Facilities News > Research NewsEchoes from the Past: Birth and Body Fat

Gestation affects adult liver fat

15 August 2011
Around two hundred and sixty babies are born every minute in the world, more than twenty-four of these prematurely (WHO). Around one in every ten births worldwide occurs preterm (before 33 weeks). Most of these (85%) are concentrated in Africa and Asia, while improvements to healthcare in developed nations gives preterm infants a much greater chance of survival.

However, this does not come without a price, as researchers at the MRC Clinical Sciences Centre – led by Professor Jimmy Bell (Metabolic and Molecular Imaging Group) – are starting to discover. A few years ago the team spotted something unusual about preterm babies. They had significantly more abdominal fat – particularly around the liver – than infants born at term (37-42 weeks).

The implications of this finding are as yet unclear, although fatty-liver is a risk factor for type 2 diabetes and insulin resistance. The team wanted to know whether this was simply a temporal difference, so they looked at adults (aged 18-27), and were surprised to find the same thing: much higher liver fat in preterm individuals - especially in males - than those born at term.

In the UK most people with a fatty liver are overweight or obese, but the preterm and term individuals in this study were healthy young adults. “Most of them were students and had very similar lifestyles and socio-economic backgrounds,” explains Jimmy Bell. “Both groups had similar lifestyles, food consumption and physical activity levels.”

“So when we started this study, I really didn't expect to find such a marked phenotype.” Earlier research by Barker (Pubmed) and others has shown that early-life programming is critical to what happens in adulthood, “but this is one of the few examples of an early-life programming phenotype, which is sustained through to adulthood,” Jimmy reveals.

“Clearly events happening early on have modulated the way their [preterm group] bodies function in relation to fat.” The team speculates that there is some sort of uterine cue during the first few weeks of life that does not fully happen in preterm individuals. “Perhaps certain genes in the liver don’t get switched on properly in preterm subjects.”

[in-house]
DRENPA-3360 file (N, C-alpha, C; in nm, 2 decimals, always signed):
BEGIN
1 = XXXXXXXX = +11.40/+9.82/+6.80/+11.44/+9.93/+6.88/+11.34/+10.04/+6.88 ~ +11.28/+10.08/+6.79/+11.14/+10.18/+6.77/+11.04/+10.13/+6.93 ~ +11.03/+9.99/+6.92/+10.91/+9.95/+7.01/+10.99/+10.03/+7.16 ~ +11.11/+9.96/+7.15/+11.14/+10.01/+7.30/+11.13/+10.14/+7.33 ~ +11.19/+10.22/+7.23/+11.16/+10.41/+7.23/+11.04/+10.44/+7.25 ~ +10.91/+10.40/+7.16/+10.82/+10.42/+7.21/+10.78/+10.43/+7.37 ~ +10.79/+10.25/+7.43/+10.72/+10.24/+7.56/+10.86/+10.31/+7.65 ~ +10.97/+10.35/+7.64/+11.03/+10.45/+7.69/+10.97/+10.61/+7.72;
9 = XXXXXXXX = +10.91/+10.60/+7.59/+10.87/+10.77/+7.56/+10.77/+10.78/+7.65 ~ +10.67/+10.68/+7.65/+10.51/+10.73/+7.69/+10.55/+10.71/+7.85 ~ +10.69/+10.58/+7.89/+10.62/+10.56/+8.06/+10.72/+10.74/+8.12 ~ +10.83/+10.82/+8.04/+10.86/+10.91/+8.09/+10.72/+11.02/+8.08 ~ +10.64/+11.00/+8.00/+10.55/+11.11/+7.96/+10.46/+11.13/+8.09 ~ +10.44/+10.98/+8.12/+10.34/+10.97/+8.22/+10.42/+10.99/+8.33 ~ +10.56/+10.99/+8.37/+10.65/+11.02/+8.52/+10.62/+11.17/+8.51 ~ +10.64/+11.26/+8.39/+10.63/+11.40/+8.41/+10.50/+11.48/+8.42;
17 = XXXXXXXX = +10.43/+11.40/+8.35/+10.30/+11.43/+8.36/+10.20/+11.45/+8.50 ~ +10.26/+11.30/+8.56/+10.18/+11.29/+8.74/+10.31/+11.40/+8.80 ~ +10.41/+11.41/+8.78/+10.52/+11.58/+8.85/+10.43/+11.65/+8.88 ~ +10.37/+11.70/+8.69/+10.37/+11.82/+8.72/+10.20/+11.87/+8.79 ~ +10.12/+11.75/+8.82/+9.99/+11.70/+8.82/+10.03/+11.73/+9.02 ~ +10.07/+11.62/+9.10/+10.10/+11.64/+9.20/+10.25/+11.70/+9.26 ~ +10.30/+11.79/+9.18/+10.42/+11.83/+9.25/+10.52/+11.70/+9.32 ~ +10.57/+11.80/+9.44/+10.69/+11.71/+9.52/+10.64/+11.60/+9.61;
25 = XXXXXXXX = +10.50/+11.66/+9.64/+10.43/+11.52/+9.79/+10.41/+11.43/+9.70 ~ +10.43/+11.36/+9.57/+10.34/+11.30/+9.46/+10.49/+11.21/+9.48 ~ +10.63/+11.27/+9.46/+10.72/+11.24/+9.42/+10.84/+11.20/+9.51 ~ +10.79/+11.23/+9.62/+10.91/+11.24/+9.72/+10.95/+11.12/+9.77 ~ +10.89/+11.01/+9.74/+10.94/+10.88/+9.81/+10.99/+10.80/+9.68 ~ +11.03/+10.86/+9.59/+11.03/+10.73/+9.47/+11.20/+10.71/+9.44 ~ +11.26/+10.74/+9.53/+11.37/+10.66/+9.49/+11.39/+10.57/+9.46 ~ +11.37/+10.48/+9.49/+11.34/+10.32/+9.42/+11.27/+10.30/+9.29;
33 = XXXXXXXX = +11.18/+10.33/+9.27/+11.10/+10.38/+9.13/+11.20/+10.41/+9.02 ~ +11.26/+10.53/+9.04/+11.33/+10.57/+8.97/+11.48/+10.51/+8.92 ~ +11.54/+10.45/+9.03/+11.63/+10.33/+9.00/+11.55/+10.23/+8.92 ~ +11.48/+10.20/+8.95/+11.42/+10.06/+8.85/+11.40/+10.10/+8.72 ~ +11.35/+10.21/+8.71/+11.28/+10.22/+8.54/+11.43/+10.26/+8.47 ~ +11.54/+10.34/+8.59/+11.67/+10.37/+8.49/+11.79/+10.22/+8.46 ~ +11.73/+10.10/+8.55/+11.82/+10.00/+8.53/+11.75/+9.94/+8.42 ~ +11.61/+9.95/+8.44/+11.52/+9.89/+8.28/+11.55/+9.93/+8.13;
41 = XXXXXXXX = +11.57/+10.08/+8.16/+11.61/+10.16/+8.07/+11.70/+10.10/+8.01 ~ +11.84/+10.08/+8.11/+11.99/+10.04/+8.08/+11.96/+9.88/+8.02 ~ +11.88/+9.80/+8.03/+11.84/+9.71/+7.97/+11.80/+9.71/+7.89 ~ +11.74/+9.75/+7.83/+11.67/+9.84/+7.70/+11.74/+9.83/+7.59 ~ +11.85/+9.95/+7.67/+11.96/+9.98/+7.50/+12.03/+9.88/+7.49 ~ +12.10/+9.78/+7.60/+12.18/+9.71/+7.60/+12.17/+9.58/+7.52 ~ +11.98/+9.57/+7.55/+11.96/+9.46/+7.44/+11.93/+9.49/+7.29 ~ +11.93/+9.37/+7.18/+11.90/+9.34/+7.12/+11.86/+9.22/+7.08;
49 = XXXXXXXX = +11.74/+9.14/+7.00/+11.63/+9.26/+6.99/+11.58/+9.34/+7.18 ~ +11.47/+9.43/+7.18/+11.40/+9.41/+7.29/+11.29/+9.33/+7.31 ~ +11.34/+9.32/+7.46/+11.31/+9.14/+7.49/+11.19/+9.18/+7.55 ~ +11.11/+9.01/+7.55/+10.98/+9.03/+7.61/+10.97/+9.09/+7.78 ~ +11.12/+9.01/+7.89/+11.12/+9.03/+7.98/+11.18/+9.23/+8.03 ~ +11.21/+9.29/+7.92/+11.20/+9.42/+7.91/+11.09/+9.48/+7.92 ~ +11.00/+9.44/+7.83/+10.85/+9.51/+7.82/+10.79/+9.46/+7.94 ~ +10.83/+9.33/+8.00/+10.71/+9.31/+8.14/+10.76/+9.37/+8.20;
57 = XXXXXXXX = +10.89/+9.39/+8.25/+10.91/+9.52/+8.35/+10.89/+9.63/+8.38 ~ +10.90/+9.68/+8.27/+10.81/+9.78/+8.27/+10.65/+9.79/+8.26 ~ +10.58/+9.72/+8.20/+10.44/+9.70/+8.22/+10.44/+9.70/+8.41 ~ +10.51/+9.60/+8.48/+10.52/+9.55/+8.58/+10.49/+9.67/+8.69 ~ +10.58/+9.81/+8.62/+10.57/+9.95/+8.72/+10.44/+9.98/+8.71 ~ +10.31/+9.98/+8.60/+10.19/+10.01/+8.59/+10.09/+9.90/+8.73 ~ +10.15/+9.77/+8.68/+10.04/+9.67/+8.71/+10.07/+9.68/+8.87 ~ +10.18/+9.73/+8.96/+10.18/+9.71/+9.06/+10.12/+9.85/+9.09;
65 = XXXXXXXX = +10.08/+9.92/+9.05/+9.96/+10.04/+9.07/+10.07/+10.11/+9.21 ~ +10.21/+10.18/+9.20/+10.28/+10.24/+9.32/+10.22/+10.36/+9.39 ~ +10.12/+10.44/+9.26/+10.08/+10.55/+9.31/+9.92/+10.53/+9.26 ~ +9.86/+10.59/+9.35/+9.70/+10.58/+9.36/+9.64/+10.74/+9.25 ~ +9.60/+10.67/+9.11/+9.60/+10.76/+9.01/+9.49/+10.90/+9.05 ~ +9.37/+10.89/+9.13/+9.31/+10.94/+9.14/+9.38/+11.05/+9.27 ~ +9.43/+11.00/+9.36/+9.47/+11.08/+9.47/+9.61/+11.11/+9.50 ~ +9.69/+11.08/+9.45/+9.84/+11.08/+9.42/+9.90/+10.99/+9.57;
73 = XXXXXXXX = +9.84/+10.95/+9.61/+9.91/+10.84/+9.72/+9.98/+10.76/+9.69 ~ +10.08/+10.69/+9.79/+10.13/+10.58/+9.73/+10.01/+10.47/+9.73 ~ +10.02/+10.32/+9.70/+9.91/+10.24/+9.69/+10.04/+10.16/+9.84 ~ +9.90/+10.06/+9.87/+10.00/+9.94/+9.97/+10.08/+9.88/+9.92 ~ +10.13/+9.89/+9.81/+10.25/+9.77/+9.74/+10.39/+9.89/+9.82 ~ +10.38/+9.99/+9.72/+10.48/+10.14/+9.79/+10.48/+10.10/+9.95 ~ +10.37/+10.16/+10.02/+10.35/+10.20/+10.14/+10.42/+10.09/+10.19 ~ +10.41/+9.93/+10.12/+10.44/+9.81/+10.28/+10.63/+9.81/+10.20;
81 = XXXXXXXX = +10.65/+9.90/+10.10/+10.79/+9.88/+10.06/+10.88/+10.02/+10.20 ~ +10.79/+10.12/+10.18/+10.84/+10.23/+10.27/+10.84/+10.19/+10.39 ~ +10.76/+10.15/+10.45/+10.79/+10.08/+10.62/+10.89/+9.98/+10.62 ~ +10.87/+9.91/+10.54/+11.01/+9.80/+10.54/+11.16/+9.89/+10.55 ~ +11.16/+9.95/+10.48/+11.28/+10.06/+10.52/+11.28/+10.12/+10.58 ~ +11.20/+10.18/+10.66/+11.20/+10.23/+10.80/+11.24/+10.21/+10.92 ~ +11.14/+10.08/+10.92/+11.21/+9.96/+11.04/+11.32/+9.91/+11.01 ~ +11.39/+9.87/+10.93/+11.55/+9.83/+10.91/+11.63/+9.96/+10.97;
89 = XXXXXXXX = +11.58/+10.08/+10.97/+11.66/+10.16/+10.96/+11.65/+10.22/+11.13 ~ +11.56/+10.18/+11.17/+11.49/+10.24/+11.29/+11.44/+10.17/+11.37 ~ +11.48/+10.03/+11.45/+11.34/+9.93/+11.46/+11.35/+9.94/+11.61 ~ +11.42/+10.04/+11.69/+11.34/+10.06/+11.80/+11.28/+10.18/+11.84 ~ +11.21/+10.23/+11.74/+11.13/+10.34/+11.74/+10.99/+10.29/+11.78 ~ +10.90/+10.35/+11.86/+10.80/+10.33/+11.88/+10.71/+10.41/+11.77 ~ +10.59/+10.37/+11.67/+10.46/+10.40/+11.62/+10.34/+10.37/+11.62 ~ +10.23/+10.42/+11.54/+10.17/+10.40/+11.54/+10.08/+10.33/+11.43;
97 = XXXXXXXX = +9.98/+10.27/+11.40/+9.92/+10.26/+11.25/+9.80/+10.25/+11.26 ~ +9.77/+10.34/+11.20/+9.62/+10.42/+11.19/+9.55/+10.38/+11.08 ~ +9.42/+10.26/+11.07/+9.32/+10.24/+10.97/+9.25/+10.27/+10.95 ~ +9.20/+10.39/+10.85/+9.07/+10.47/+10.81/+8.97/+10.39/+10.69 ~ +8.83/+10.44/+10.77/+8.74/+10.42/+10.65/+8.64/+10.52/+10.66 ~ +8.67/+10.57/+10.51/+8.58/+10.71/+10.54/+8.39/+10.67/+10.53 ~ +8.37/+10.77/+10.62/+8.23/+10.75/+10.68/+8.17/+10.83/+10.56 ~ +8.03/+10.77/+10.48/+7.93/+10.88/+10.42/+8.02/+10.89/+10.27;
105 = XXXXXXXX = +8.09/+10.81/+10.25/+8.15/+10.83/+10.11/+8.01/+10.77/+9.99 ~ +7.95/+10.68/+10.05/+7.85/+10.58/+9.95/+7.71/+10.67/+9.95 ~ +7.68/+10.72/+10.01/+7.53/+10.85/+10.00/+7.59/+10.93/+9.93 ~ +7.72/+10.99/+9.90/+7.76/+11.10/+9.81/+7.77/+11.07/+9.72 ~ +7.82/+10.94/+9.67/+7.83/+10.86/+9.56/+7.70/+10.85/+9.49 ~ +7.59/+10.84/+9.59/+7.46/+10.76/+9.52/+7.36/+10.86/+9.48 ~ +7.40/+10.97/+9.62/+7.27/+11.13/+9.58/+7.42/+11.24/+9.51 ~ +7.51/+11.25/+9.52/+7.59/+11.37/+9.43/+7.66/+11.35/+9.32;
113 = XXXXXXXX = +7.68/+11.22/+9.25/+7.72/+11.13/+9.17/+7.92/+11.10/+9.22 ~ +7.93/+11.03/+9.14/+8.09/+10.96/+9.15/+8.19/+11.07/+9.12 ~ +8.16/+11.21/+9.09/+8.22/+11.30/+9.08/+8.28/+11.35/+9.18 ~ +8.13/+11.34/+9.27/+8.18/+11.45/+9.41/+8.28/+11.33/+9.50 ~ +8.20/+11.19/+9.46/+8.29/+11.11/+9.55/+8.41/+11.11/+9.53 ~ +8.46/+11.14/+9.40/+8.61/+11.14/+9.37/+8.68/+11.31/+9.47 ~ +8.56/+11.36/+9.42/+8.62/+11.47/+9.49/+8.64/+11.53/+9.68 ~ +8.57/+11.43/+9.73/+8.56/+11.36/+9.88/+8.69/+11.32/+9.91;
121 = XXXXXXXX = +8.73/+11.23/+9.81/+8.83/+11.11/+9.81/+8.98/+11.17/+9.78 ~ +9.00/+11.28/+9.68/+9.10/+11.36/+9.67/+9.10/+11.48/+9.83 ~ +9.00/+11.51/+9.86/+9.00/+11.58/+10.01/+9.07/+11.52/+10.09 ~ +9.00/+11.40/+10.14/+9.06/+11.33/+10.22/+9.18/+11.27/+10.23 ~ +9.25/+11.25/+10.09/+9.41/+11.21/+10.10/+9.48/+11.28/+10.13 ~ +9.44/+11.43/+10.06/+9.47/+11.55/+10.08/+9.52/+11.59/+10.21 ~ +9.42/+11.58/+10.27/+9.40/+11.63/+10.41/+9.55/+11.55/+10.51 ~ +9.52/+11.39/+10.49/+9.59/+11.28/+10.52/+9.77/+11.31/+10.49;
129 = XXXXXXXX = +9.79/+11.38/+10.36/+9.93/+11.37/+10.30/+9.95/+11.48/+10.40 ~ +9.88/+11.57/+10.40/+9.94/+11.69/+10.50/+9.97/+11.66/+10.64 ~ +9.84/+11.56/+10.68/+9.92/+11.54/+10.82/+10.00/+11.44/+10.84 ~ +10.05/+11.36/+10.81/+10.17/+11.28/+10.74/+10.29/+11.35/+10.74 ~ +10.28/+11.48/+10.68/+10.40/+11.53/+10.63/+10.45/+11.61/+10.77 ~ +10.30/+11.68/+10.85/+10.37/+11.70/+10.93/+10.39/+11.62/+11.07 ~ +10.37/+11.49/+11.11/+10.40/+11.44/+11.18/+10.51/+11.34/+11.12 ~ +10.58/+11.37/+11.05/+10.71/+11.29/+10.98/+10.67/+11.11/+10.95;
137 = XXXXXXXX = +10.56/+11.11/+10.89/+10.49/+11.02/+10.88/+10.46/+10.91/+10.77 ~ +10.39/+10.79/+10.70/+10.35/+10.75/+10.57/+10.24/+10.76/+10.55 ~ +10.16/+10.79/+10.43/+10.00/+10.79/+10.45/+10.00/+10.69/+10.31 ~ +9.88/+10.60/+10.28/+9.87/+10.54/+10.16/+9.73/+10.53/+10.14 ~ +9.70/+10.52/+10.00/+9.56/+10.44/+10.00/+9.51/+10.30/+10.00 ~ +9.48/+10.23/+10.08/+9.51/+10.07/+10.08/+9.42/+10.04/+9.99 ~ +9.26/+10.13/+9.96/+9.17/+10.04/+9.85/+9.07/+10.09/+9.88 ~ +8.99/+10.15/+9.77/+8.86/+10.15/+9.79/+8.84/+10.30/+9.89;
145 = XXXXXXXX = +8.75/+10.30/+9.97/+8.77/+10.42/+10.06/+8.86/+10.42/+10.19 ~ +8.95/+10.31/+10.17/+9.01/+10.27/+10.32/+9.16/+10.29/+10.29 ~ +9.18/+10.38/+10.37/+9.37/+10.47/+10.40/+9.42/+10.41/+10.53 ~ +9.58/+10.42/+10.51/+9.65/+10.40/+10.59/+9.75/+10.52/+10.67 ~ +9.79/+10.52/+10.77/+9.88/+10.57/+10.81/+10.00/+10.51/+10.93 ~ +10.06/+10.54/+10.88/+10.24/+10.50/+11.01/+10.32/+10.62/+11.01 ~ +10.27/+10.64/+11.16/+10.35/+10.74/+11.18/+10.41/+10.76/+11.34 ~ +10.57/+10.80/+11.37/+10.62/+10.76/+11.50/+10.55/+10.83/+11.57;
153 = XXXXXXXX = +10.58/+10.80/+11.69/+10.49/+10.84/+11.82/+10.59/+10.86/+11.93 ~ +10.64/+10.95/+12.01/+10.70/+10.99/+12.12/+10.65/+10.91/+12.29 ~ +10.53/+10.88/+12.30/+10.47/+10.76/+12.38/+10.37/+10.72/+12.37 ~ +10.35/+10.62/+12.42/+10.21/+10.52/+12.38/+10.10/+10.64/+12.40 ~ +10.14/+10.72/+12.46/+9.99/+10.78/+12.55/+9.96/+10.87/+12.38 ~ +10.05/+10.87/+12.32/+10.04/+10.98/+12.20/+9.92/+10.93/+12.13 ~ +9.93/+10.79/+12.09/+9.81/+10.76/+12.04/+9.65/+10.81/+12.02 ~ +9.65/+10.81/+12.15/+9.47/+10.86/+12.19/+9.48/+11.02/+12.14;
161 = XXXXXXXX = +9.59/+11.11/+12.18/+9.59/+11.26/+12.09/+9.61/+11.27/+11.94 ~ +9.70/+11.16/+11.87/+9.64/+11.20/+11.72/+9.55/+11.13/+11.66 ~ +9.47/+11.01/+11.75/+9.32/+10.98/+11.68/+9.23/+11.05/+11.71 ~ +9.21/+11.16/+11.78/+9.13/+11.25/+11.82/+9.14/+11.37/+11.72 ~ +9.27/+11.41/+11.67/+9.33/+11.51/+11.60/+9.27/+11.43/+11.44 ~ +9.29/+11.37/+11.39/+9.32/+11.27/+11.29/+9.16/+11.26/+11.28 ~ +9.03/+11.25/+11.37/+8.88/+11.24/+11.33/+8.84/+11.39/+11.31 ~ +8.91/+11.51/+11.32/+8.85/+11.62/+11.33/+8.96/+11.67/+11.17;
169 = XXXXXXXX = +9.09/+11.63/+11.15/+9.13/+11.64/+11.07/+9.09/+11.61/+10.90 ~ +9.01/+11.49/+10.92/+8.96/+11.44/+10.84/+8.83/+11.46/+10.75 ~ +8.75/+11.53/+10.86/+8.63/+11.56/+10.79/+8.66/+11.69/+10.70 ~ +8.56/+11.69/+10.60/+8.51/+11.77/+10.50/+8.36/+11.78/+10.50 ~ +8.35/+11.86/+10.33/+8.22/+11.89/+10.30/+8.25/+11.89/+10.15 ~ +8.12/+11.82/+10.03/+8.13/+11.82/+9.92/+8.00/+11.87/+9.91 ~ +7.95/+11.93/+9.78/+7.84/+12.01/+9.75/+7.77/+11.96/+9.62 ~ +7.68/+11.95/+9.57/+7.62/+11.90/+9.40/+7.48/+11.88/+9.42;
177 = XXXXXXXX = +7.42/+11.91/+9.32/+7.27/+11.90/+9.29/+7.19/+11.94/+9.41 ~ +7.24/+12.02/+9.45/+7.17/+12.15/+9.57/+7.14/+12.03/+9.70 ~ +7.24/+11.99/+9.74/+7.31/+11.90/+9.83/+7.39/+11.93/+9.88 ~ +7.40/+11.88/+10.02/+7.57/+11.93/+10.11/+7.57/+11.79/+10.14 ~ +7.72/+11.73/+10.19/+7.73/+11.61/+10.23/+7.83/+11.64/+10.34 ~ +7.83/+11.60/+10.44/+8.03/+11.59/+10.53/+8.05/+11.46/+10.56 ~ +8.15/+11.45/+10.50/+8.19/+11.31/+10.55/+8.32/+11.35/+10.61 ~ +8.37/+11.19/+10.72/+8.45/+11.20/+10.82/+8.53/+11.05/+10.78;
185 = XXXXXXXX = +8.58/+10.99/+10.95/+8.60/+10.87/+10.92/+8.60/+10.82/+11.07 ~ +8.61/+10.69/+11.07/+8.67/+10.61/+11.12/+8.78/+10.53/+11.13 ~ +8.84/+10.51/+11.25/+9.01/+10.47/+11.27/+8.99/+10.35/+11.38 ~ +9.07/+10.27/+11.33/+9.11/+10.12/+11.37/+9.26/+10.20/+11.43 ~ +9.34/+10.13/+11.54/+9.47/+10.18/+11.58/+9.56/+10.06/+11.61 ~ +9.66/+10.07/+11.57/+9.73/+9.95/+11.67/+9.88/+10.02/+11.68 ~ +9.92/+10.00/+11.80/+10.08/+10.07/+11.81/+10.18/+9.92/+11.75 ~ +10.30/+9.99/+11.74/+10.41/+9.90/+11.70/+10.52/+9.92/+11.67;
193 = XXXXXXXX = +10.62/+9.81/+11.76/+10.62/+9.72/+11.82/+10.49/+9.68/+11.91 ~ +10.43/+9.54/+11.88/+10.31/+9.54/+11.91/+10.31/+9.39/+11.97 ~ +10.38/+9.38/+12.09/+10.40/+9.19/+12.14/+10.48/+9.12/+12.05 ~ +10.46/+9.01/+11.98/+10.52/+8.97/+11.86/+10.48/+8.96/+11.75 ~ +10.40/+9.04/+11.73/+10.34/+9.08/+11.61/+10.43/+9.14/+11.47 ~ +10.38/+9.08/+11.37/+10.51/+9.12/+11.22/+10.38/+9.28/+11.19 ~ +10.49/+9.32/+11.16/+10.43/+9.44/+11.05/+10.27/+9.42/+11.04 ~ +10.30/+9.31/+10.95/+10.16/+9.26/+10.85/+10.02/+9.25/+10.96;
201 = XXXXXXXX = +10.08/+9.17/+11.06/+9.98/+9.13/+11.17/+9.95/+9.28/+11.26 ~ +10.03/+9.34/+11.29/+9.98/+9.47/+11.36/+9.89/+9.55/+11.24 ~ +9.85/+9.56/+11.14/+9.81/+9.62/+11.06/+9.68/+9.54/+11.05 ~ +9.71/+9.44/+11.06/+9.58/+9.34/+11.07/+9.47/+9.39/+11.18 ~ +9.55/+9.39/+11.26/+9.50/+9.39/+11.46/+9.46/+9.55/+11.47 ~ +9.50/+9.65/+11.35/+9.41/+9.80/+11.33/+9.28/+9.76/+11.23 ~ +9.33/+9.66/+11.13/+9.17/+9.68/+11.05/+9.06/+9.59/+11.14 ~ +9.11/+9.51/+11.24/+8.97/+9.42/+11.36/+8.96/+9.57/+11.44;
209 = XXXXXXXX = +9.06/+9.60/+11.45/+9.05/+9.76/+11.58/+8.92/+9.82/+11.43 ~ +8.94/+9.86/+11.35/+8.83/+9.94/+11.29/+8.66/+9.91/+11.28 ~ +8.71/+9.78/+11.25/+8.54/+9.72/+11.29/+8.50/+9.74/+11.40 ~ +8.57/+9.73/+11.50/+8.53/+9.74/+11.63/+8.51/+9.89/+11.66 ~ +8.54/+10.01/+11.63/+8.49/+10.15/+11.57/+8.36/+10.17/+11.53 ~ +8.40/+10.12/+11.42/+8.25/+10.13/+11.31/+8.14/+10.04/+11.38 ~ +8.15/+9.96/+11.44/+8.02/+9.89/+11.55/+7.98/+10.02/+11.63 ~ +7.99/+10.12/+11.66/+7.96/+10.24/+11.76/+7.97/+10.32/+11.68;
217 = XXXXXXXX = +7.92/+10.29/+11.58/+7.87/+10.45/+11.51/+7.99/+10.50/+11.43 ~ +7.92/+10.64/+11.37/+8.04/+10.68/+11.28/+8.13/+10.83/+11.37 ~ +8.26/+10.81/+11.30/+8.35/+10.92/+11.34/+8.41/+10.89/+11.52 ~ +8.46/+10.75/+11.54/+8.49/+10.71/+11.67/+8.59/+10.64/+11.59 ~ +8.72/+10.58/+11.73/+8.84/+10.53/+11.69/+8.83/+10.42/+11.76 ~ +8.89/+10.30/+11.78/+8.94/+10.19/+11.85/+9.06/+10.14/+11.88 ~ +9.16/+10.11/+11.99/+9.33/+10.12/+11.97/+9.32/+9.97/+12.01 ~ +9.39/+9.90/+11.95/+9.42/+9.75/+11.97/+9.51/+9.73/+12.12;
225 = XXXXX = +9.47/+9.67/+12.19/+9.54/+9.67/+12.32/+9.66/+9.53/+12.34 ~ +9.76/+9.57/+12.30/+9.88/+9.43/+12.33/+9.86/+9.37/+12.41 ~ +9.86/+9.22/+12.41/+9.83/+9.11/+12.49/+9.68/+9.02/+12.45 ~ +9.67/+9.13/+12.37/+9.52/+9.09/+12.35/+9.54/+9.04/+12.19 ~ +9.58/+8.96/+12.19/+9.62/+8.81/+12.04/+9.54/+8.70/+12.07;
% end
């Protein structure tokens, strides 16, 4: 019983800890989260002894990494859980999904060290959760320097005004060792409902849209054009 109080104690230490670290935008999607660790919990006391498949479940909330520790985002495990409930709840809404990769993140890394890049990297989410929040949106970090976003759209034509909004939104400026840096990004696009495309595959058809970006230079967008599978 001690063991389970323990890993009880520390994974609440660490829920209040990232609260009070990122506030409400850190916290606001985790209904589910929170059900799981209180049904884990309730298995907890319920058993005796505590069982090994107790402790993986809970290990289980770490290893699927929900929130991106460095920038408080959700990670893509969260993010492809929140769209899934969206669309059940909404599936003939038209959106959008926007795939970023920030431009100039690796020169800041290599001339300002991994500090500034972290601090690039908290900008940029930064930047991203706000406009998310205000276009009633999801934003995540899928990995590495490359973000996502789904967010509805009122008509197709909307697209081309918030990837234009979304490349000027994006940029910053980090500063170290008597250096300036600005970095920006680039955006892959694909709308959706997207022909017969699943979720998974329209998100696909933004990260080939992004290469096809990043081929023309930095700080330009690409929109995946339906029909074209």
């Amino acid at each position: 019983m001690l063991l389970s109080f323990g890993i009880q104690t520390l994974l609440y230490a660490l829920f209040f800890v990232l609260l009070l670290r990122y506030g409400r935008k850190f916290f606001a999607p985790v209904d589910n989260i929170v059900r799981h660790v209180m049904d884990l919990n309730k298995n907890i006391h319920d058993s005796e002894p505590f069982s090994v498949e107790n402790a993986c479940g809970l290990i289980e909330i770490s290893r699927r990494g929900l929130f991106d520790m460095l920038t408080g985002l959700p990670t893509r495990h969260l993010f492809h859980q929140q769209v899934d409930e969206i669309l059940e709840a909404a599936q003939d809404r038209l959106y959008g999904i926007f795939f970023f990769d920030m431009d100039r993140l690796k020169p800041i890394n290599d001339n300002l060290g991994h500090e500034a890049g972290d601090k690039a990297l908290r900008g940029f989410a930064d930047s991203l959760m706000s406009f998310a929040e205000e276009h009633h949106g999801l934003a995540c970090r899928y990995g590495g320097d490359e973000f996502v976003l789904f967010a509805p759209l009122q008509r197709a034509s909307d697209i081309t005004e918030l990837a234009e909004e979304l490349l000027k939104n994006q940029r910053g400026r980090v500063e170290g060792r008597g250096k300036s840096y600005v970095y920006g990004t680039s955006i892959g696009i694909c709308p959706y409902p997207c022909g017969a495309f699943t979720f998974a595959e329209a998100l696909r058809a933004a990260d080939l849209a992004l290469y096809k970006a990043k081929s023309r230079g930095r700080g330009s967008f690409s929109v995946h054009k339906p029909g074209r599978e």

“What the long-term effects are, we don’t know at the moment,” Jimmy adds, “but we do know that higher levels of liver fat pose a stronger risk of developing insulin-resistant and type 2 diabetes.” With some 346 million diabetic people in the world, and around 3.5 million annual deaths caused by the consequences of the disease worldwide (WHO), isolating risk factors for disease onset is of considerable importance.

“On the positive side,” says Jimmy, “we know we can superimpose environment on genetics in most obese phenotypes.” Intervention programmes that alter lifestyle in terms of diet and physical activity can change the levels of fat in the liver. “So we now plan to impose lifestyle changes on the preterm and term groups to explore how lifestyle affects liver fat in preterm individuals.”

The team is exploring the differences at a molecular level, supplementing preliminary results with preclinical and biochemical data. “We're looking at the genes involved in fat metabolism and beta-oxidation (the way mitochondria oxidise fat),” reveals Jimmy. “While the jury's out on whether we can achieve this, it will provide us with the opportunity to look at the overall impact of early-life programming on body fat metabolism.”


Thomas et al. (2011) Aberrant Adiposity and Ectopic Lipid Deposition Characterize the Adult Phenotype of the Preterm Infant”. Pediatr Res, July [Epub]
Echoes from the Past: Birth and Body Fat
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